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Major change in the music industry
2011-02-05, 19:33 (This post was last modified: 2011-02-05 19:34 by billzab.)
Post: #35
RE: Major change in the music industry
Reading all this with interest guy's, and thought I would stick my oar in, so here are my thoughts.

1. We (top end H-Fi users) are not in the headlights of the current music industry. Why, because we are middle aged. Not old, but middle aged. The music industry, while embracing itunes MP3, are clinging on to CD for dear life. Look at the adverts on the TV at Christmas, Valentines day, etc. They are all about getting people to buy these CD's as presents. They try to brainwash the downloading youth that parents would like this CD, or that CD. And it works.

There was an advert last fathers day for some 'Driving Compilation' and my son was sitting next to me when it came on the TV. 'Do you fancy that' he said. I told him that if he ever bought me a CD that contained 'Boston's More than a feeling', I would cut him out my will. I felt quite proud of myself, knowing that I had ruled out the possiblity of hime finding any compilation without it.

I read somewhere a while back that the majority of CD's sold these days, are sold as presents for someone else. And old folk still buy CD's because they don't trust or understand downloads.

2. I disagree with those that say the music industry is dead or dying. It is dead as far as we hi-fi users are concerned. But what has been the top rated show in the UK over the last 5 years. Yes, love it or hate it, it's the X-Factor. And what is it about? It's about music. Yes Music and selling music. Maybe not the kind of music we like, but it is music none the less. Interesting X-Factor fact: The shows final gets well over 15 million viewers, yet the sales of winning single is counted in the thousands. Why? Because music has gone visual. Yep, Video killed the radio star! If the X-Factor was a radio show, how many would listen to it? Not many.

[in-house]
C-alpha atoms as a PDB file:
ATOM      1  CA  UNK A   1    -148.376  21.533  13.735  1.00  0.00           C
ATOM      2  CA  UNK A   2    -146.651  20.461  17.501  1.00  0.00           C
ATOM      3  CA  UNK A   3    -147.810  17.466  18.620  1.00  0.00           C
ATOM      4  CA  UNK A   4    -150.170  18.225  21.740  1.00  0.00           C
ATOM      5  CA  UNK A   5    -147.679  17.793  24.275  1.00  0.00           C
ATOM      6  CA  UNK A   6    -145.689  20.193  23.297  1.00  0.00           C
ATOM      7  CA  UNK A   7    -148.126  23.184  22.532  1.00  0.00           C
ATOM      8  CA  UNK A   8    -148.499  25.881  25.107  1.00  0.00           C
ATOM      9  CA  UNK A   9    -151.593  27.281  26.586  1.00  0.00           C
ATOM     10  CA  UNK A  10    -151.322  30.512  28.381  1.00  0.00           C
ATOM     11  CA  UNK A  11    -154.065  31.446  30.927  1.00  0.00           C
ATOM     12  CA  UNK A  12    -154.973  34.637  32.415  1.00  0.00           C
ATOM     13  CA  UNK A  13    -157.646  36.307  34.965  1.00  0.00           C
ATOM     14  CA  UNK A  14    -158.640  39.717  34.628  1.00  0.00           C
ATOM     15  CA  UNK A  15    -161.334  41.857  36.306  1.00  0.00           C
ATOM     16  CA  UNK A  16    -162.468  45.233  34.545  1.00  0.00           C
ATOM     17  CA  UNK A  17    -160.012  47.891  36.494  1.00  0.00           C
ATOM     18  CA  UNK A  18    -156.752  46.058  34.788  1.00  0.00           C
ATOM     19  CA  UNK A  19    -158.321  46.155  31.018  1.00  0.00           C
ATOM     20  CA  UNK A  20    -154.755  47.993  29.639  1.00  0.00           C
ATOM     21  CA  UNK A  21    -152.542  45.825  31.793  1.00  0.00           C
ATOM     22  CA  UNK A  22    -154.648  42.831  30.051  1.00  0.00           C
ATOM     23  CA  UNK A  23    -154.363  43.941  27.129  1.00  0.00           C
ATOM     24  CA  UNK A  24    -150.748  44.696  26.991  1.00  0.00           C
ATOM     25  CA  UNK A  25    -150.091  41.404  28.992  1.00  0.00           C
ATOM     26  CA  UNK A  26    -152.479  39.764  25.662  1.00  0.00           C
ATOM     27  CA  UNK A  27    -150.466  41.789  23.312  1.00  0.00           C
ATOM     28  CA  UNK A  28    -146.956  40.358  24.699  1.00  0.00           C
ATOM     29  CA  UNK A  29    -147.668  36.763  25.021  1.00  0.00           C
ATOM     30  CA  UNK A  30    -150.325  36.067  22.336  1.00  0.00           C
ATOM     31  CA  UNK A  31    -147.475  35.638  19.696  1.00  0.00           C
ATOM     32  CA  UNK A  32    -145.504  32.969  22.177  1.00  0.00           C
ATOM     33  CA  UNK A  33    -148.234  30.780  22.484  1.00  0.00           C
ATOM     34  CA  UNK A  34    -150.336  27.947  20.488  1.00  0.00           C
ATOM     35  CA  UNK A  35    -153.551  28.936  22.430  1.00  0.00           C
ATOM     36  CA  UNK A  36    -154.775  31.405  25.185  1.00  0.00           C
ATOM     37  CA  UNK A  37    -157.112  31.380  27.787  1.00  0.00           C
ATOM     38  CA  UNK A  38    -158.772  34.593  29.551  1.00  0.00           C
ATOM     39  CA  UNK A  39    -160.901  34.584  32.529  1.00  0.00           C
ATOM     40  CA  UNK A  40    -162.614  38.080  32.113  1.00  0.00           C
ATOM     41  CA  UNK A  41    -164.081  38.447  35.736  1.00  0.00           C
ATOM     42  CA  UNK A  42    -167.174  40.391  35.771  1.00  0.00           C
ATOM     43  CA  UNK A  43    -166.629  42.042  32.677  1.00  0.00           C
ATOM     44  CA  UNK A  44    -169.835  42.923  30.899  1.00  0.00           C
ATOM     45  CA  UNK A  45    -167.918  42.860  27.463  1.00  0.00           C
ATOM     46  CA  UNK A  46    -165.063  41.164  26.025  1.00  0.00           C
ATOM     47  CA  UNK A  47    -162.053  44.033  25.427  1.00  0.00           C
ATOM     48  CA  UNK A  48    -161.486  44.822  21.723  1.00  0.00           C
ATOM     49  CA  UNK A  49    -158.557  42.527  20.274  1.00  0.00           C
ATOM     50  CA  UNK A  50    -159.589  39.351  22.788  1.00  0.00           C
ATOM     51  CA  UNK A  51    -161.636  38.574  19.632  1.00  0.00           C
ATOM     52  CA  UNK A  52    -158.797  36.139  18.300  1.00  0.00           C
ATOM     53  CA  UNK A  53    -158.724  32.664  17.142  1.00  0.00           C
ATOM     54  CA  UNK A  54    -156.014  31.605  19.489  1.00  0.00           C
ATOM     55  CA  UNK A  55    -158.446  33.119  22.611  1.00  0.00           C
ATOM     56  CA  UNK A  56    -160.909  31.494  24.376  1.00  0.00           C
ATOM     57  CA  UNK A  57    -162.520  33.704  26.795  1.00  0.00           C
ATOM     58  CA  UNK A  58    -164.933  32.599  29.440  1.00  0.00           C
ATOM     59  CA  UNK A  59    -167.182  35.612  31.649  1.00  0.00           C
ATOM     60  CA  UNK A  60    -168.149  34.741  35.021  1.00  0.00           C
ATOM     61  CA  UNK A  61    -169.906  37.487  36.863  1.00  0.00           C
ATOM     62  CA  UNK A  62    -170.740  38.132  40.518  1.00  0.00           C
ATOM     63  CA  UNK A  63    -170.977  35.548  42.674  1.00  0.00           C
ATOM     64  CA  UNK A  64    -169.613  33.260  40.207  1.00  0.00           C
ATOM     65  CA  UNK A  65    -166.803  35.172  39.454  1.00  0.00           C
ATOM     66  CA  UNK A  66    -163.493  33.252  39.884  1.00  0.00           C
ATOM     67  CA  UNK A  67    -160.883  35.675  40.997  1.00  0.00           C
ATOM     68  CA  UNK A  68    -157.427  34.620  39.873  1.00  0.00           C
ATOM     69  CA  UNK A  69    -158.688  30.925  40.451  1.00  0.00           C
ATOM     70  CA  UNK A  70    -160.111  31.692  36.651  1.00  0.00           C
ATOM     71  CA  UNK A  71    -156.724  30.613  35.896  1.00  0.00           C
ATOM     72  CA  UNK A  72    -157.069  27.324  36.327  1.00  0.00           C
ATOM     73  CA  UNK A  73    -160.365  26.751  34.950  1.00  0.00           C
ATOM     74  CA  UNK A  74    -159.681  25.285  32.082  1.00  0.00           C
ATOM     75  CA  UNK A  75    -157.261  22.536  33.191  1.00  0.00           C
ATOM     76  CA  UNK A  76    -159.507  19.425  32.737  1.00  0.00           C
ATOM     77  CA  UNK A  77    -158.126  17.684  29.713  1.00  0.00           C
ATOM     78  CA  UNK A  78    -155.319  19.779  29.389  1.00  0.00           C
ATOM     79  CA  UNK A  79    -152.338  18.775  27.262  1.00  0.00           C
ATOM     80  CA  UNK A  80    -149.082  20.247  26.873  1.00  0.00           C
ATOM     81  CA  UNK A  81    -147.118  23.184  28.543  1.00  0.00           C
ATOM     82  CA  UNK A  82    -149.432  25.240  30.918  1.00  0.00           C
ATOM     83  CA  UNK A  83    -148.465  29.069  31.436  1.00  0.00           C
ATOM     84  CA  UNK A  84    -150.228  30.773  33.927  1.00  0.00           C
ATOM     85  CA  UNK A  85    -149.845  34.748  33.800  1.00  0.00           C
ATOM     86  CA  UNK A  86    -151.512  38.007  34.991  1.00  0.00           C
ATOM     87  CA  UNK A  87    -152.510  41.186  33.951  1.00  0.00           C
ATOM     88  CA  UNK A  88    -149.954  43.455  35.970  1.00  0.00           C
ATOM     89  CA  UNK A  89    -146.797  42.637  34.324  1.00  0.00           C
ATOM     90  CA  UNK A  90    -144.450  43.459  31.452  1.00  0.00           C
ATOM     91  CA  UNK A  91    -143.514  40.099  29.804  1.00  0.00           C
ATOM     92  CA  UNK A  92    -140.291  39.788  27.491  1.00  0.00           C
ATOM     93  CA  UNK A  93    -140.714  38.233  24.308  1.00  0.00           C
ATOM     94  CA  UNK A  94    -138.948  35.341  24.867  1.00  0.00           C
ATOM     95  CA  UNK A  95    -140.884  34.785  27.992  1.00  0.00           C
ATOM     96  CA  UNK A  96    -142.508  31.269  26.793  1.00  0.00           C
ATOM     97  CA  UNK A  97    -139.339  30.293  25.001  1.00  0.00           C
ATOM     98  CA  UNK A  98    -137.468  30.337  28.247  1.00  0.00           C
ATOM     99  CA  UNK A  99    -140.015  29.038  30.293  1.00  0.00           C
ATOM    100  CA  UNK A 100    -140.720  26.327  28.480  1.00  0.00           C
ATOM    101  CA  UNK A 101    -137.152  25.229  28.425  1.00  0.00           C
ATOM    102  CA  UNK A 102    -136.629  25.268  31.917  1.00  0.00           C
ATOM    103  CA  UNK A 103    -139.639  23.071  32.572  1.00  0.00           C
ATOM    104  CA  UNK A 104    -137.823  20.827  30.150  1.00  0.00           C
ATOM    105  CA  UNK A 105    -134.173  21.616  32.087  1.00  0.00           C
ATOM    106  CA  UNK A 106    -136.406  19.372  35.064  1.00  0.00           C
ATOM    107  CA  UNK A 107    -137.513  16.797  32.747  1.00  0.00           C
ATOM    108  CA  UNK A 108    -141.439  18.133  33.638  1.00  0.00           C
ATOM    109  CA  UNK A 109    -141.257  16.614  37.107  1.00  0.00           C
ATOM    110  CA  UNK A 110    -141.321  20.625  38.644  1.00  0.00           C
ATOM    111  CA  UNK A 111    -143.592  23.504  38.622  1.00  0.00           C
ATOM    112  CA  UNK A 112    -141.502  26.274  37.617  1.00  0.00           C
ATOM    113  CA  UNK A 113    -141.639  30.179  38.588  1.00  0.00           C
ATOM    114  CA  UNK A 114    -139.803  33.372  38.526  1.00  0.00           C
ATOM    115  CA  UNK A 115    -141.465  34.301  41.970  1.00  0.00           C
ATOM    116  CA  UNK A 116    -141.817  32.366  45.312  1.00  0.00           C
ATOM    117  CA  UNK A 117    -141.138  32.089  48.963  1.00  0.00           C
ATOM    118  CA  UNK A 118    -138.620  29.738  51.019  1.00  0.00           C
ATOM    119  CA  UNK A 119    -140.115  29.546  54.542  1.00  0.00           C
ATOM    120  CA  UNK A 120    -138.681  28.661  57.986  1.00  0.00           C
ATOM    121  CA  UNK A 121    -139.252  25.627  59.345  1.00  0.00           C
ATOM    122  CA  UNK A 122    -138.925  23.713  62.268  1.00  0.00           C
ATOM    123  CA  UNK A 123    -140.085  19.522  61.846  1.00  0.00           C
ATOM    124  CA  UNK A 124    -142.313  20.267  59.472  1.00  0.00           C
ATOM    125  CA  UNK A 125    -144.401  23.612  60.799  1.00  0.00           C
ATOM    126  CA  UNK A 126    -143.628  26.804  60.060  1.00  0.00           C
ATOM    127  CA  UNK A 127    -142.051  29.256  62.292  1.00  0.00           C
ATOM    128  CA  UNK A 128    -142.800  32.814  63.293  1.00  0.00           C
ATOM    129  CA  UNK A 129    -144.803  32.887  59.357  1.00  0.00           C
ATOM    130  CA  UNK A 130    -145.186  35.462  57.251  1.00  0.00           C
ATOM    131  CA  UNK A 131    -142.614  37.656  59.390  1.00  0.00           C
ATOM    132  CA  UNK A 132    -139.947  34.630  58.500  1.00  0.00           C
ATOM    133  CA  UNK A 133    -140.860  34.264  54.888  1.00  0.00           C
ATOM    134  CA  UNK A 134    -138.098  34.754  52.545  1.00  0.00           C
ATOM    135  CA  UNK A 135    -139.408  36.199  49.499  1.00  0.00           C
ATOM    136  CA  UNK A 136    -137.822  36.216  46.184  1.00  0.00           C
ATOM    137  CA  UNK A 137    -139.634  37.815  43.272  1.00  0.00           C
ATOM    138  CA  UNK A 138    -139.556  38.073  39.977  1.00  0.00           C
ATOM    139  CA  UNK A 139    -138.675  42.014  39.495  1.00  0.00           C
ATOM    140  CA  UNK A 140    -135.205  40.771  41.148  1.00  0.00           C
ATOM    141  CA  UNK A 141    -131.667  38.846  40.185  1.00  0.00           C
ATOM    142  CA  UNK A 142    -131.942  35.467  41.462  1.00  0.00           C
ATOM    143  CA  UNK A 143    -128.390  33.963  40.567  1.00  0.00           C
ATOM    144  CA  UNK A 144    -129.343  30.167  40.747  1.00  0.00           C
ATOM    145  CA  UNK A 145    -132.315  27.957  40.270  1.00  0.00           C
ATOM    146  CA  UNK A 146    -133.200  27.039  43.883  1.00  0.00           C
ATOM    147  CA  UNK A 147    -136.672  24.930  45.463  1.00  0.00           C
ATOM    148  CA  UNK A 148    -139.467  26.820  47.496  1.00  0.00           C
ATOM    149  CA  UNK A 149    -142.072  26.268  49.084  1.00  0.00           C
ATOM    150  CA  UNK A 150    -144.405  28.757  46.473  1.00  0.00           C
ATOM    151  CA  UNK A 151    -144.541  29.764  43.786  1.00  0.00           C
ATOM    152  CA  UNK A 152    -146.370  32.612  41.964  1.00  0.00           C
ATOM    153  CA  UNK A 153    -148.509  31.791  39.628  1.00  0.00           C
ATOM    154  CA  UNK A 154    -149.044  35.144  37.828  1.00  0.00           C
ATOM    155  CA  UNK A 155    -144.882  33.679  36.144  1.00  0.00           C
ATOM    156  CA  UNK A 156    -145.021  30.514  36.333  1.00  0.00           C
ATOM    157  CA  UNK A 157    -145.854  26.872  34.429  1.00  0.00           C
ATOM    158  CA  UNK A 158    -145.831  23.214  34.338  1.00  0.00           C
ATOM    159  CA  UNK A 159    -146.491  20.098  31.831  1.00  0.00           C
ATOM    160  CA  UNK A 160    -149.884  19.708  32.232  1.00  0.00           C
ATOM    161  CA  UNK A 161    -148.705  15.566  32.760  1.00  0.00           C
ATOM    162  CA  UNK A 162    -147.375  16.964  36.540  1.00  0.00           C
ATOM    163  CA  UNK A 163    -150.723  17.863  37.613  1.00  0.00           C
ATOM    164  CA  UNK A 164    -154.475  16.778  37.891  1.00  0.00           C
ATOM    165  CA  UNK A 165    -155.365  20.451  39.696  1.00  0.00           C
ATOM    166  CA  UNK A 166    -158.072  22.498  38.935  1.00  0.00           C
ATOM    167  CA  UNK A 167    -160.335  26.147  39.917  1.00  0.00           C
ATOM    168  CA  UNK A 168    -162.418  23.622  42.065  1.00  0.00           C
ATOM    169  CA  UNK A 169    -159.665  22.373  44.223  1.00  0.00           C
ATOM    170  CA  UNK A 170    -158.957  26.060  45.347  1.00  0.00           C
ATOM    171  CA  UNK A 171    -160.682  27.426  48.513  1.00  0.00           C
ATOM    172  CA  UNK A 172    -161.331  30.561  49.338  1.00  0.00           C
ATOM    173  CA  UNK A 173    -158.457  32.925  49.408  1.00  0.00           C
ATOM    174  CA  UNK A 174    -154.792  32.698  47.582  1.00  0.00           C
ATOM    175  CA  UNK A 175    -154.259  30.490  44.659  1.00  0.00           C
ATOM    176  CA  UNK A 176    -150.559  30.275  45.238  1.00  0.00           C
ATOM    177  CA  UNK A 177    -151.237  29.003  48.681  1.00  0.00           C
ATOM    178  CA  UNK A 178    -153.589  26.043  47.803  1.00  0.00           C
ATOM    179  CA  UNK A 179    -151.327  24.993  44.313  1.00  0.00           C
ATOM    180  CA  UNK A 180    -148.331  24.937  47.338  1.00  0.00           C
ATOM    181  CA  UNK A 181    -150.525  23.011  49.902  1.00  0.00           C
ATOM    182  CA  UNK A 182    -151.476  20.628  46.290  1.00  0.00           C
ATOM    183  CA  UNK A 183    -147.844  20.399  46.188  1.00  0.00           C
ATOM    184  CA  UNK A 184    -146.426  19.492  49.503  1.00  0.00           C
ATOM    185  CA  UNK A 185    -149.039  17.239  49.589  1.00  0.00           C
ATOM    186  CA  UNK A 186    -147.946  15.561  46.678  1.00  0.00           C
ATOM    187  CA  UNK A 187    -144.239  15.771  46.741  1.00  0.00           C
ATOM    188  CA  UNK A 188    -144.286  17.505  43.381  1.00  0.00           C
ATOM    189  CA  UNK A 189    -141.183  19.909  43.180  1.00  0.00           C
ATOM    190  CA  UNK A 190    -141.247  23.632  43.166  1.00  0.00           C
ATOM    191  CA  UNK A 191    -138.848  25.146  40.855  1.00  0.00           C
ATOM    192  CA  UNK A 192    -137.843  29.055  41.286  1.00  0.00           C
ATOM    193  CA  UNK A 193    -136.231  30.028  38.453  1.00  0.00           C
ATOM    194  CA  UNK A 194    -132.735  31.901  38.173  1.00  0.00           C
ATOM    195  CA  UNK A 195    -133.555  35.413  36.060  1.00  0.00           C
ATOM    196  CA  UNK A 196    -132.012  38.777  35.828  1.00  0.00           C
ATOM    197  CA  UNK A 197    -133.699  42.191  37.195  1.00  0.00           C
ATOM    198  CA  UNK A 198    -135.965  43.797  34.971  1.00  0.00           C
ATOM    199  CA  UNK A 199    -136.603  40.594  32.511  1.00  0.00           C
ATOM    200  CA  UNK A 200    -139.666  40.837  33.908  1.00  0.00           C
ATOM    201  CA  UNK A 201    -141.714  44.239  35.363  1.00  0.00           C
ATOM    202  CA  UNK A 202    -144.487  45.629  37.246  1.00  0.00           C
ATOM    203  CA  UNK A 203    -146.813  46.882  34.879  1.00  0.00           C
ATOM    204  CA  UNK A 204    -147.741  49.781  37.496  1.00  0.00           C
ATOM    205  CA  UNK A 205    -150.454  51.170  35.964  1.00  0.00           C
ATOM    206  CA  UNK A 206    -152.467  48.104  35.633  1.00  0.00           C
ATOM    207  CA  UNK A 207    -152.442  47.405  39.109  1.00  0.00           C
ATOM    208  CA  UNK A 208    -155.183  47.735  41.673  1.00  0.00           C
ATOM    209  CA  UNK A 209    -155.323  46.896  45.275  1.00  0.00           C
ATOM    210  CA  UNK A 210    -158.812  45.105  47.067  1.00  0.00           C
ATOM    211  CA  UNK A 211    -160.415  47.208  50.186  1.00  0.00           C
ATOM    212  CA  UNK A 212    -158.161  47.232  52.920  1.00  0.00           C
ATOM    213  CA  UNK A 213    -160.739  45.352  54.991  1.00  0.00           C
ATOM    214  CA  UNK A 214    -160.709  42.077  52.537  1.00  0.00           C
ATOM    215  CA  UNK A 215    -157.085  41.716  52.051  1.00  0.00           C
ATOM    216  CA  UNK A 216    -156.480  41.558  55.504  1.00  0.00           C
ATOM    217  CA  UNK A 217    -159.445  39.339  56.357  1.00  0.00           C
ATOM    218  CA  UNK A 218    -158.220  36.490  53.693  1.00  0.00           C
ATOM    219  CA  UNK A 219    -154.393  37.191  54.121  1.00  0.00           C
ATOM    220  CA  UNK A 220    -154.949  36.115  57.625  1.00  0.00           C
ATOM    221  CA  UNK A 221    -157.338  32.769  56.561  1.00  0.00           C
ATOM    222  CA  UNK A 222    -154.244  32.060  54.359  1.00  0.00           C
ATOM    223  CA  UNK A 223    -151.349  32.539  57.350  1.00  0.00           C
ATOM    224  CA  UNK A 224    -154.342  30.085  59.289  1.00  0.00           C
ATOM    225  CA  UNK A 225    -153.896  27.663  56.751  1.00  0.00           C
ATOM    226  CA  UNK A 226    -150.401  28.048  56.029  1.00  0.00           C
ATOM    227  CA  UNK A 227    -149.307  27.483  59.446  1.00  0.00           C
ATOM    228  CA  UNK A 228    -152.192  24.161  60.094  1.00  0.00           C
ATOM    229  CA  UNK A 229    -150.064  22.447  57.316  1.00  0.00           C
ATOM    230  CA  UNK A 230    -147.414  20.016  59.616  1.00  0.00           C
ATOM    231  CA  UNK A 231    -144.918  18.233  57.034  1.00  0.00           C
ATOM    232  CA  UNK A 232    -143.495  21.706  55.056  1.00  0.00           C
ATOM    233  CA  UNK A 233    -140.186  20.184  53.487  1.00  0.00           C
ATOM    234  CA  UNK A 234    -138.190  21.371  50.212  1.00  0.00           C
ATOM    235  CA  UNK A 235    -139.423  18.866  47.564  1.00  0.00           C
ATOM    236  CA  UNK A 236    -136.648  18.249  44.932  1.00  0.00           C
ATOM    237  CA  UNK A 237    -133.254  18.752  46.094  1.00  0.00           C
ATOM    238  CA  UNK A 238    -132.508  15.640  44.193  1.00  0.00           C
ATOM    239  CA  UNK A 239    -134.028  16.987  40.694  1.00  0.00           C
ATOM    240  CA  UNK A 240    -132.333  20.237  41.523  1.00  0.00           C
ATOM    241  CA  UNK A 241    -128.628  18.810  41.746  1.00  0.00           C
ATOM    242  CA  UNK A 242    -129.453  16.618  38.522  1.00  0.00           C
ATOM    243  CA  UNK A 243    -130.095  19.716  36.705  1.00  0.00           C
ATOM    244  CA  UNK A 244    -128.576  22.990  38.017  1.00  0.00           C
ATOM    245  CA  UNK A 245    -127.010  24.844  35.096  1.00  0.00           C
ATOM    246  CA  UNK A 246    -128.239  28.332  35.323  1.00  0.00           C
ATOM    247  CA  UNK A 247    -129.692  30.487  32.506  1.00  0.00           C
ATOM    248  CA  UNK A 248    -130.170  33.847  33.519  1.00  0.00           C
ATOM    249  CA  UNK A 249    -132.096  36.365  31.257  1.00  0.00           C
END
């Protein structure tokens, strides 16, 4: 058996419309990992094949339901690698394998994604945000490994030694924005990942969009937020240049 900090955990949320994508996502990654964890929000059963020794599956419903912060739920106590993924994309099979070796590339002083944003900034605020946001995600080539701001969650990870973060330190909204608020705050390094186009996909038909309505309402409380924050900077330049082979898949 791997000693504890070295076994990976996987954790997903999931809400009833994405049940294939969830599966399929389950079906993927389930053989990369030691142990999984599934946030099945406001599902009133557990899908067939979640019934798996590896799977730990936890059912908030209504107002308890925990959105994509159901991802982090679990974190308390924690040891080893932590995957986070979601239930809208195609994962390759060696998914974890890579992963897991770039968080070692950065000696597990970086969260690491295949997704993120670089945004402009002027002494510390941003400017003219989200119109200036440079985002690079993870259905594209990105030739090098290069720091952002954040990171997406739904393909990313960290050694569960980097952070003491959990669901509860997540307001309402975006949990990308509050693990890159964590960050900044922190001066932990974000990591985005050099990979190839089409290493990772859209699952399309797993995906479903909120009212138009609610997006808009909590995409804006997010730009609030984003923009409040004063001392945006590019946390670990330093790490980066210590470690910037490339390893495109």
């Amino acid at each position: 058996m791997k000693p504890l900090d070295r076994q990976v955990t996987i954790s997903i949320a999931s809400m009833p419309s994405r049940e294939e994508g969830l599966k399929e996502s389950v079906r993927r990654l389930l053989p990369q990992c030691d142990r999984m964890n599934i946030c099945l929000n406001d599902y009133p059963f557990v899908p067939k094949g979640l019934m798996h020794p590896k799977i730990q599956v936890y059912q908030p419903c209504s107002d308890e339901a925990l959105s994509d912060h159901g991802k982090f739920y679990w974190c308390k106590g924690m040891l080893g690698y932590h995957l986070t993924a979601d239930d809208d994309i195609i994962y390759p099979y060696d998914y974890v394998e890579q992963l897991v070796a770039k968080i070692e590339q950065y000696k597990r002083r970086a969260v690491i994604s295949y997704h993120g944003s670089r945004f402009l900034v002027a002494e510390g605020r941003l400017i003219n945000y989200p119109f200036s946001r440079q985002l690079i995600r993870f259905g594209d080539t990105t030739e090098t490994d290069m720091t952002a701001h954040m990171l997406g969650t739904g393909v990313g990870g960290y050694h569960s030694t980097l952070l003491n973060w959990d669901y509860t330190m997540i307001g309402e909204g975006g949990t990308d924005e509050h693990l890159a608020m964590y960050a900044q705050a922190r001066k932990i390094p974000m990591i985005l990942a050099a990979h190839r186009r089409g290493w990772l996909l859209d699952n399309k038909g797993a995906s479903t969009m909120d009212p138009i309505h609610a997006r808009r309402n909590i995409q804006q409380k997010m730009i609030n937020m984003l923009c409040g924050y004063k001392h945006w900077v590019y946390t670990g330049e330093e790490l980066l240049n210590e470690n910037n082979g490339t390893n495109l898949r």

My neighbours teenage daughter does not download songs to her iPod, she downloads videos or watches them on MTV or You-Tube. It's throw away stuff, but the kids of today don't care. I still listen to albums I bought over 35 years ago, how many of todays generation will be able to say that? So it's new act after new act for the kids and repackage, repackage, repackage for the oldies.

3. I am currently trying to sell my Classik to enable me to upgrade my Sneaky to a MajikDS. I have asked my friends and work collegues if they are interested in it, and guess what, no takers. Why? Most of them don't actually sit down and listen to music. One lad was interested because he could play his x-box and TV through it, until he found out it was not 5.1. Another comment was, can I play my ipod through it? Yes I said and your CD's. Don't bother with them any more was the reply. So who's going to buy it? If I manage to sell it, I bet it is to someone over the age of 40, who still has a collection of CD's and does not have an iPod or download account.

4. The only good thing to come out of the demise of the CD and the sale of music is the upsurge of live music. Bands now tour more than they ever did or had to do. My last gig was to see 'The Gaslight Anthem'. These boys wont get on the TV much, and probably don't want to, but boy are they good live. Only problem is this doesnt help the cause for Hi-Fi users.

One thing is for sure, what ever the future of the Music Industry is, it won't give a thought to us Hi-Fi buff's. We need to understand, we are a minority as far as the big players are concerned.

Feel free to pick this to bitsBig Grin. Cheers, Bill

All views expressed in my posts are my own and if they offend anyone, then too bad.
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RE: Major change in the music industry - billzab - 2011-02-05 19:33

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